Figure 1. Precision honed bores are a requirement in many applications such as valves, gears, liners, cylinders and bearings. Source: SunnenFigure 1. Precision honed bores are a requirement in many applications such as valves, gears, liners, cylinders and bearings. Source: SunnenSingle-pass honing machines can rapidly generate precise bore size, roundness and low Ra surface finish on many part manufacturing applications.

Hydraulic cylinders, fuel injectors, pumps, valves (sliding spool and body), guns, cannons and other parts often require precision bores.

A bore or hole generated using machines for casting, boring, drilling, turning, reaming, grinding, milling, punching, electrical discharge machining (EDM), laser drilling, plasma cutting, broaching or gundrilling has characteristic process-related defects such as burning or oxidation, tool marks or lay, high roughness, residual stress and warpage or distortions. Typically, holes are made oversized and then precision-sized with honing or other methods to specified diameter and tolerances.

Honing provides much more than just highly accurate sizing. Honing corrects the geometry of holes, removes Figure 2. Honing can correct all bore distortions and defects such as out-of-round, wavy, undersize, barrel and taper while providing the optimum surface finish for an application. Source: SunnenFigure 2. Honing can correct all bore distortions and defects such as out-of-round, wavy, undersize, barrel and taper while providing the optimum surface finish for an application. Source: Sunnensurface damage and produces the surface finish and dimensional tolerances required for an application.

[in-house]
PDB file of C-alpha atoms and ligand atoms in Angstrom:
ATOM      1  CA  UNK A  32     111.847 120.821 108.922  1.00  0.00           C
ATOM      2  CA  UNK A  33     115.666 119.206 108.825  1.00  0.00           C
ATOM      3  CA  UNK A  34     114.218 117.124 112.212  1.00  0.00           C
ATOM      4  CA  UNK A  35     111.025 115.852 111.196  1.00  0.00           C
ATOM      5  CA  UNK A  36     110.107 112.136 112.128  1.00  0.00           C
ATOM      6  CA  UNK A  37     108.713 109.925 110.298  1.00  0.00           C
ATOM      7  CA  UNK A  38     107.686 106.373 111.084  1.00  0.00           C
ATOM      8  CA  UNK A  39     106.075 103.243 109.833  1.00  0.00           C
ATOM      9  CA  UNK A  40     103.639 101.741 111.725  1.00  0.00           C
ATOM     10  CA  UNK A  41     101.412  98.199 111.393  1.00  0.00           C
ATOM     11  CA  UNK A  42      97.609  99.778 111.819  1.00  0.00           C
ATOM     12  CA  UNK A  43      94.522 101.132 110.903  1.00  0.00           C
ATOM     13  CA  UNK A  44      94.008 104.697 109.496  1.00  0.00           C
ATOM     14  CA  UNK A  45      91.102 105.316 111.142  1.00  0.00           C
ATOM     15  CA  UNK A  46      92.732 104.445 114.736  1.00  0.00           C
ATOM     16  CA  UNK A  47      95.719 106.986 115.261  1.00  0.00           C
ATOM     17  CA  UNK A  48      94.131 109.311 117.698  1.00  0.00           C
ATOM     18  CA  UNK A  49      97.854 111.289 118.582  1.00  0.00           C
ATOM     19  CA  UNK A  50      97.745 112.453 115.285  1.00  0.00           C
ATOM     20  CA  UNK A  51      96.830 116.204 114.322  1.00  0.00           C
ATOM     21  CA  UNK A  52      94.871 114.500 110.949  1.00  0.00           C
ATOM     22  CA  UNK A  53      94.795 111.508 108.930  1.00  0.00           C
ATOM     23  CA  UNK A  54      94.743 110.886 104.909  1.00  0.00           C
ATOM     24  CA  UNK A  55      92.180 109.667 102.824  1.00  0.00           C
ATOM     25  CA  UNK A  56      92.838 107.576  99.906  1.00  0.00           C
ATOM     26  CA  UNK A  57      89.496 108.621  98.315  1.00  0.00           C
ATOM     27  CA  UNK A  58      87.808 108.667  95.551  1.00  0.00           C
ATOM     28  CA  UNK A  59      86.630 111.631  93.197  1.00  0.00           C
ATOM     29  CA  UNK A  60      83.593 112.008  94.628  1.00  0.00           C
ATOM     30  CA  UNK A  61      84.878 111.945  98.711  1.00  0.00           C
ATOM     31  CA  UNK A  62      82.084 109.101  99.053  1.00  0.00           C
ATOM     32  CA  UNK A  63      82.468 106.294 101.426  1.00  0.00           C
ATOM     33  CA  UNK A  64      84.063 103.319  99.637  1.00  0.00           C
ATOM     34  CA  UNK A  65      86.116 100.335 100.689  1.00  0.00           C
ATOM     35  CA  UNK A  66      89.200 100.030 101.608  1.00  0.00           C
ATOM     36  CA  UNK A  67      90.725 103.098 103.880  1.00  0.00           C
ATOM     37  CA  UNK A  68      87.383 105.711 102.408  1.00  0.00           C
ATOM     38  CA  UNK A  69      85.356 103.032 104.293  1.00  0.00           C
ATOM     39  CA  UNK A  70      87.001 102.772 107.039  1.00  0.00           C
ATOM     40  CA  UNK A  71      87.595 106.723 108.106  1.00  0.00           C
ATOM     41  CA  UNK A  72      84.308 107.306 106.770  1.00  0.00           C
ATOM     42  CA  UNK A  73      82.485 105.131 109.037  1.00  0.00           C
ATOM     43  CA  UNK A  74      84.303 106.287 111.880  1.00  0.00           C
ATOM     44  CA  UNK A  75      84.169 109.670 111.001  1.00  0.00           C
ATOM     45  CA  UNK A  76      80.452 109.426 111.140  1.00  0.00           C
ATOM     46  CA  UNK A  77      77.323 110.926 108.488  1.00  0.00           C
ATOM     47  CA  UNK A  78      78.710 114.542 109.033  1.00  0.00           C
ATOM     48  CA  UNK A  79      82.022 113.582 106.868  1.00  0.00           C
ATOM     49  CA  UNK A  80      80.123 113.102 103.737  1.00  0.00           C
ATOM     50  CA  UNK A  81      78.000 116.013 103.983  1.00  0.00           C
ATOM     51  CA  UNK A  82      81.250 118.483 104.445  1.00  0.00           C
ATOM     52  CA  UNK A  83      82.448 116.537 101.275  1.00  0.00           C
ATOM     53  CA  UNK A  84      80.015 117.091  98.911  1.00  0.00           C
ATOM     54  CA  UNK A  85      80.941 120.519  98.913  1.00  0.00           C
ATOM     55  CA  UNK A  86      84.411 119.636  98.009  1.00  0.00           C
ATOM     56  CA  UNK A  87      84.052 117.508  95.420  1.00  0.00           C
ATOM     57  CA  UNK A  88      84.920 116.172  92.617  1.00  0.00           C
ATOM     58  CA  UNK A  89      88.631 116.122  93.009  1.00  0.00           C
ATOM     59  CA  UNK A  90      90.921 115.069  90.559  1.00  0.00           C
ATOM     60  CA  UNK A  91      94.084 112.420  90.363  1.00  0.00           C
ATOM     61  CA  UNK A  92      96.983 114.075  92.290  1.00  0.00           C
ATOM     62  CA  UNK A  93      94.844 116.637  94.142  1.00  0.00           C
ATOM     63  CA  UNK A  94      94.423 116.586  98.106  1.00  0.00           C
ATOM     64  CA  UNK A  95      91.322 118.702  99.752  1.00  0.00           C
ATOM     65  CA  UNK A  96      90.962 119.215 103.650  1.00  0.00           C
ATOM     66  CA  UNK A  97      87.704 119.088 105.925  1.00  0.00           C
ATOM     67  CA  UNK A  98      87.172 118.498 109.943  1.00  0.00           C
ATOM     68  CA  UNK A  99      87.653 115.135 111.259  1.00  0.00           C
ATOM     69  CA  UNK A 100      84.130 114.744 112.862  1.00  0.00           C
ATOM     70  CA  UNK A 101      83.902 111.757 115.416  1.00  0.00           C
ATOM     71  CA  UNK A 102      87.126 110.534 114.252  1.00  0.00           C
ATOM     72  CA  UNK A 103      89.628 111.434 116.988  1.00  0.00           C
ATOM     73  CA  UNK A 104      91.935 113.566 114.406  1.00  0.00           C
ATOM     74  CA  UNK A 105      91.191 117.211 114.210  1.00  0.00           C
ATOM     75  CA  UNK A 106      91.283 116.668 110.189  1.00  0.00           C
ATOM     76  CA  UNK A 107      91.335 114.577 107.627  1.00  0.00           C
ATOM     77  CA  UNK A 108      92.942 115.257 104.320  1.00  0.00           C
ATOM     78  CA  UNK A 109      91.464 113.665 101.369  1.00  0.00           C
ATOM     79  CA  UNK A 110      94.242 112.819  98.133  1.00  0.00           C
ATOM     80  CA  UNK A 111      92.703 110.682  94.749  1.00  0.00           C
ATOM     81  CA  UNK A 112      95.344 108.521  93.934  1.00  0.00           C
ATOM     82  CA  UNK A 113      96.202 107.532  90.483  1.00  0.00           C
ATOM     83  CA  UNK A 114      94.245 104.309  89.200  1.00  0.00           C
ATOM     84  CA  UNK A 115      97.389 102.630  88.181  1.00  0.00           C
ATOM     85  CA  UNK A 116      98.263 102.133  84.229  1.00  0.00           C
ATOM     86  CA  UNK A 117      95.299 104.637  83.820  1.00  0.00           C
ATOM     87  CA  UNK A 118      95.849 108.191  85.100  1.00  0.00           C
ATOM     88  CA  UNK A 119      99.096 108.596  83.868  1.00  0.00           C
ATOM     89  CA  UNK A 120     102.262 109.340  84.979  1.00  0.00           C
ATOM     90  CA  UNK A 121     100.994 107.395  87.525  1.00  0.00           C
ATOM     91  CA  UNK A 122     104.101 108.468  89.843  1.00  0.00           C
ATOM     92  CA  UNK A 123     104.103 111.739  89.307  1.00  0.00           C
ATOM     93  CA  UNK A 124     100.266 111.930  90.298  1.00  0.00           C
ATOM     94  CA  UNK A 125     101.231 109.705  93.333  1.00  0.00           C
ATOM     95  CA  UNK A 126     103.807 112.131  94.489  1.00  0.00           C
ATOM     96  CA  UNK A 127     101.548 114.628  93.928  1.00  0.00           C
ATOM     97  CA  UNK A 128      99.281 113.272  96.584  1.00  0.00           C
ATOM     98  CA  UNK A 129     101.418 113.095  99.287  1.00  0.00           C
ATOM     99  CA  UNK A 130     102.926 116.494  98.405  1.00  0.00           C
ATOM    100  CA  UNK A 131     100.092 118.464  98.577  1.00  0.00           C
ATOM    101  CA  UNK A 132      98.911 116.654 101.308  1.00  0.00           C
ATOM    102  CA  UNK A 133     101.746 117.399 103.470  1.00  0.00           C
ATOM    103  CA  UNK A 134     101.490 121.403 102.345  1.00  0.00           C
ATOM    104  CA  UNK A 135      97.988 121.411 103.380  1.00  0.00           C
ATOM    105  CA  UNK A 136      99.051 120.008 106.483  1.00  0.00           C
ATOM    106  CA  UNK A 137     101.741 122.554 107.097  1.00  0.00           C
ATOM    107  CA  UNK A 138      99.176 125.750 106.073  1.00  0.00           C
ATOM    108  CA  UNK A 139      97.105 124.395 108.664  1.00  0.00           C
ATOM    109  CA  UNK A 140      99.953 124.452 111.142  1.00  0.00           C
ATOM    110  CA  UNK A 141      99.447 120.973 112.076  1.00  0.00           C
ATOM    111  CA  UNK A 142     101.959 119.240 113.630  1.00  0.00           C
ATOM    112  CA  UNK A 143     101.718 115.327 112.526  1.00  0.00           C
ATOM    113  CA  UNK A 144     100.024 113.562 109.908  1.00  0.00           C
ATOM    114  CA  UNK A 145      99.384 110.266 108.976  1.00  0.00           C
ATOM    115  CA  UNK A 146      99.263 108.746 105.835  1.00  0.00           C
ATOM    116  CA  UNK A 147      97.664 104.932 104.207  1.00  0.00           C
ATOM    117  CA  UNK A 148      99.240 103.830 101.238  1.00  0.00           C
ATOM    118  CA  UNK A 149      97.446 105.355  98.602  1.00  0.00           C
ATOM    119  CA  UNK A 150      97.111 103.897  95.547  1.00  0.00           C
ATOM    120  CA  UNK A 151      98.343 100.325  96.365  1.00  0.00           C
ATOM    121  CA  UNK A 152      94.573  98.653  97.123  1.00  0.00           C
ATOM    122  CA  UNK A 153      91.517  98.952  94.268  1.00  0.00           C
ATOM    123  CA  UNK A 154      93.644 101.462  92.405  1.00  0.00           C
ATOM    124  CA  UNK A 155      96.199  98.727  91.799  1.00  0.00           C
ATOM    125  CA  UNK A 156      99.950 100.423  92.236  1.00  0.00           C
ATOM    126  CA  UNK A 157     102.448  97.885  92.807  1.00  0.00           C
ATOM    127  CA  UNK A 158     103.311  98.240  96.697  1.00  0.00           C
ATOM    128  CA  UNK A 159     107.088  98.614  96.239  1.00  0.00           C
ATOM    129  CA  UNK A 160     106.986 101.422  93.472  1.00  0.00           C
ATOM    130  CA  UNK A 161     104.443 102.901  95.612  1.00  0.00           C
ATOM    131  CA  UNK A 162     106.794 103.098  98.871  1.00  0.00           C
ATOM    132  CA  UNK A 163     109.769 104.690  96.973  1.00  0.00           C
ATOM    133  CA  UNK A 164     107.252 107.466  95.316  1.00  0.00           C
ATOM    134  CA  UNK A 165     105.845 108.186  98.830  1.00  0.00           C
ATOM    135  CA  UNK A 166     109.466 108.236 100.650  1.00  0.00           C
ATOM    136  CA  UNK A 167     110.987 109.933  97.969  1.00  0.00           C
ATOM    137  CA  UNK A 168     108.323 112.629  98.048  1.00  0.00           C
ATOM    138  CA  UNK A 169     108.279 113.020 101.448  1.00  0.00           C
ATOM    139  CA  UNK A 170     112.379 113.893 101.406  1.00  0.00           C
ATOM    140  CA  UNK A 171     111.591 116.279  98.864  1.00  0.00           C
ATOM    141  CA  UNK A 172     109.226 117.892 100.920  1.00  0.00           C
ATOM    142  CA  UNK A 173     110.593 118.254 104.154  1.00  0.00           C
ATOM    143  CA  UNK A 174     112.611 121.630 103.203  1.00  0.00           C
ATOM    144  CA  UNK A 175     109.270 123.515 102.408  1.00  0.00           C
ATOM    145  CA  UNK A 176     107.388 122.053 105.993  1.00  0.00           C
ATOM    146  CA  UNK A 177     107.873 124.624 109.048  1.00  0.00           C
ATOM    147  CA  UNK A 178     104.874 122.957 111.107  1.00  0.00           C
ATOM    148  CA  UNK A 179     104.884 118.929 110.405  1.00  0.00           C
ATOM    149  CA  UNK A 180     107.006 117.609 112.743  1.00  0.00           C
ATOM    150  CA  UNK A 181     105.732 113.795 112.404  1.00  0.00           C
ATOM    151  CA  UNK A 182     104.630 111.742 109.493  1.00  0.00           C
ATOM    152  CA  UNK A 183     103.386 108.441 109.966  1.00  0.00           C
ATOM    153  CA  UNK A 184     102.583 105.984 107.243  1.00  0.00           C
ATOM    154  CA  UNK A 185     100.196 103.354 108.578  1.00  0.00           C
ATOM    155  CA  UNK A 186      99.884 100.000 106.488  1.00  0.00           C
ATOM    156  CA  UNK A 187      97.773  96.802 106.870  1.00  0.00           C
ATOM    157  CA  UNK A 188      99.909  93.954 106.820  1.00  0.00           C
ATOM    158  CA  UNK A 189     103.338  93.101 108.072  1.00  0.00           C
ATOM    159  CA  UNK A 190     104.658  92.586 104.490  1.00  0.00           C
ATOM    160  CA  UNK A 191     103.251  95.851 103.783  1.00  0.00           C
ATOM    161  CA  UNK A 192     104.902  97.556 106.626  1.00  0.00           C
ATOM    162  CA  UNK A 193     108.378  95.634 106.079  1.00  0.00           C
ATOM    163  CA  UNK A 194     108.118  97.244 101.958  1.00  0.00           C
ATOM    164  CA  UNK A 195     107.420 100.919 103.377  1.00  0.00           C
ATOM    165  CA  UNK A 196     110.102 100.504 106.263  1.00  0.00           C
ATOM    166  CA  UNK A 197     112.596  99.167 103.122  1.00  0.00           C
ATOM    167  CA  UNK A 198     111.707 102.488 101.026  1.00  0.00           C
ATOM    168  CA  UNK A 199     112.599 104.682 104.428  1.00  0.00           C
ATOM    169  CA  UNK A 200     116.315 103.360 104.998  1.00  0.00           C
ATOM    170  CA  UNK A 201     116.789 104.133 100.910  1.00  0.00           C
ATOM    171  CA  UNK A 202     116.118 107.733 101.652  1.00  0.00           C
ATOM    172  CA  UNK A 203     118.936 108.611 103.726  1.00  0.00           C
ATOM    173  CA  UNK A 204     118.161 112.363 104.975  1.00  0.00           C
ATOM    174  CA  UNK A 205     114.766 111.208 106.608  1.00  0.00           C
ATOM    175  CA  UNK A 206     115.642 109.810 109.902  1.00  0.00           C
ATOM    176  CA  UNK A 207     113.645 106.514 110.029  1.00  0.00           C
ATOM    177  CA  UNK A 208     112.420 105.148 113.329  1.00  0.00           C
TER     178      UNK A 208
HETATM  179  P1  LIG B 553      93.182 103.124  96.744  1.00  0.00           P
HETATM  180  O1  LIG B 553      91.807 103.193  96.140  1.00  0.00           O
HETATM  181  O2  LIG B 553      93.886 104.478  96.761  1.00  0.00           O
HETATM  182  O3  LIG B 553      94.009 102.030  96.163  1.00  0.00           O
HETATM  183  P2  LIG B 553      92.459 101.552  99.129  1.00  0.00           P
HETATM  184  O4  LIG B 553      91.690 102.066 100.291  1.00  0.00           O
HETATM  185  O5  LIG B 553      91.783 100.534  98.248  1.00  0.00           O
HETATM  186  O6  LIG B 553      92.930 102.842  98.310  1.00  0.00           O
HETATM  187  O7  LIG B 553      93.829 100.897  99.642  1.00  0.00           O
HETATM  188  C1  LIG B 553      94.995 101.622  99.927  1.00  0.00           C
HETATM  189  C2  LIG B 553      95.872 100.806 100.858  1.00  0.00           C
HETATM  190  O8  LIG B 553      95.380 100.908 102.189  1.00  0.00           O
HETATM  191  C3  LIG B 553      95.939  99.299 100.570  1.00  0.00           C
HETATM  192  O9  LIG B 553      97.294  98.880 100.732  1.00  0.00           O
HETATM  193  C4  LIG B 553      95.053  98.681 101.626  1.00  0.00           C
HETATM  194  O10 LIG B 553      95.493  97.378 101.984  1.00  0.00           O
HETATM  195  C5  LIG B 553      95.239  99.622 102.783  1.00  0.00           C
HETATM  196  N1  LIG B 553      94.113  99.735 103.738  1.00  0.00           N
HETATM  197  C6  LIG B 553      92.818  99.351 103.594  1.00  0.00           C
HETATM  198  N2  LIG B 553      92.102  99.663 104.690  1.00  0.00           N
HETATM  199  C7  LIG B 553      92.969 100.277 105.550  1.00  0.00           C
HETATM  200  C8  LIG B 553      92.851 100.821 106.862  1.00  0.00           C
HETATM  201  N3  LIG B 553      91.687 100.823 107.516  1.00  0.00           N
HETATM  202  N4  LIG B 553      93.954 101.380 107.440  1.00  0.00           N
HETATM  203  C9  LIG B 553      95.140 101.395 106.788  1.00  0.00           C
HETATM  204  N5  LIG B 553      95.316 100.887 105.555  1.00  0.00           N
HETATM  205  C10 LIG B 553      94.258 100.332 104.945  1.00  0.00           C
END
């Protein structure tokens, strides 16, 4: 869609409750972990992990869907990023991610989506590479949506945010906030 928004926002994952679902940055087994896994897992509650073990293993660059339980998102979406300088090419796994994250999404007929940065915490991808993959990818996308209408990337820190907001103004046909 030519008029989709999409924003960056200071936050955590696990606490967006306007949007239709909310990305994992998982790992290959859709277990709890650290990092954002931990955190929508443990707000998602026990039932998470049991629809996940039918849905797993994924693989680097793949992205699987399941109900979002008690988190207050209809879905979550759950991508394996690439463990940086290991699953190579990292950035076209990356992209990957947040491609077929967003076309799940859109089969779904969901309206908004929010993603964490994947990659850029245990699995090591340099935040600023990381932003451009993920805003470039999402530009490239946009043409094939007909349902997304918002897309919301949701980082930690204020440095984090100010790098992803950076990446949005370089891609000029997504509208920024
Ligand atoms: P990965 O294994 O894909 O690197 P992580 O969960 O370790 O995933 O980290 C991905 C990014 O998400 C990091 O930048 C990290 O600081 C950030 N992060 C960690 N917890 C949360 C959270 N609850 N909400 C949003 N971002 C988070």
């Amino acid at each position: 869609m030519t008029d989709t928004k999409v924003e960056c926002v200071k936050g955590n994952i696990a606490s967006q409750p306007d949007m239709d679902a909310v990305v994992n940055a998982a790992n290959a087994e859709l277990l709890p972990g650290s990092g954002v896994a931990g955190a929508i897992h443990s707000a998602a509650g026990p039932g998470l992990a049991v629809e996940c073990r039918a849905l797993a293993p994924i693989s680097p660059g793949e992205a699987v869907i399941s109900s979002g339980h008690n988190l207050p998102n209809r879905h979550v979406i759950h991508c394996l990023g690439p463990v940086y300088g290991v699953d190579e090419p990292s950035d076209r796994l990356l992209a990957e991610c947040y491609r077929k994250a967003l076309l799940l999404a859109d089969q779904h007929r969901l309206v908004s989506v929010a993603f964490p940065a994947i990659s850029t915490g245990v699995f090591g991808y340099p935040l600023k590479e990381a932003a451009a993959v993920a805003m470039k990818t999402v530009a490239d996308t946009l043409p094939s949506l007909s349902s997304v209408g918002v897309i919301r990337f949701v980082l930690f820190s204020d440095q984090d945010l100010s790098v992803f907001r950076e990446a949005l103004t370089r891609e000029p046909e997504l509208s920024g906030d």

Geometric errors or distortions can include out-of-roundness, bellmouth, axial straightness, waviness, undersize, barrel, taper, boring marks, reamer chatter, rainbow and misalignment that result from grinding, heat treatment, forming, machining or other specialized manufacturing processes.

The diameter of the precision bores must meet tight dimensional tolerances to assure proper fit and lubrication gaps between components. The bore geometry, such as roundness and taper, is another critical attribute important to fit and function in higher-performance rotating machine applications. Surface finish parameters such as roughness (Ra, RMS, Rz), spacing (PC, Sm) and waviness (Wa, Wt) parameters also must be attained during manufacturing to reduce friction in machinery, attain leak tightness and enhance flow in the fluid transfer application.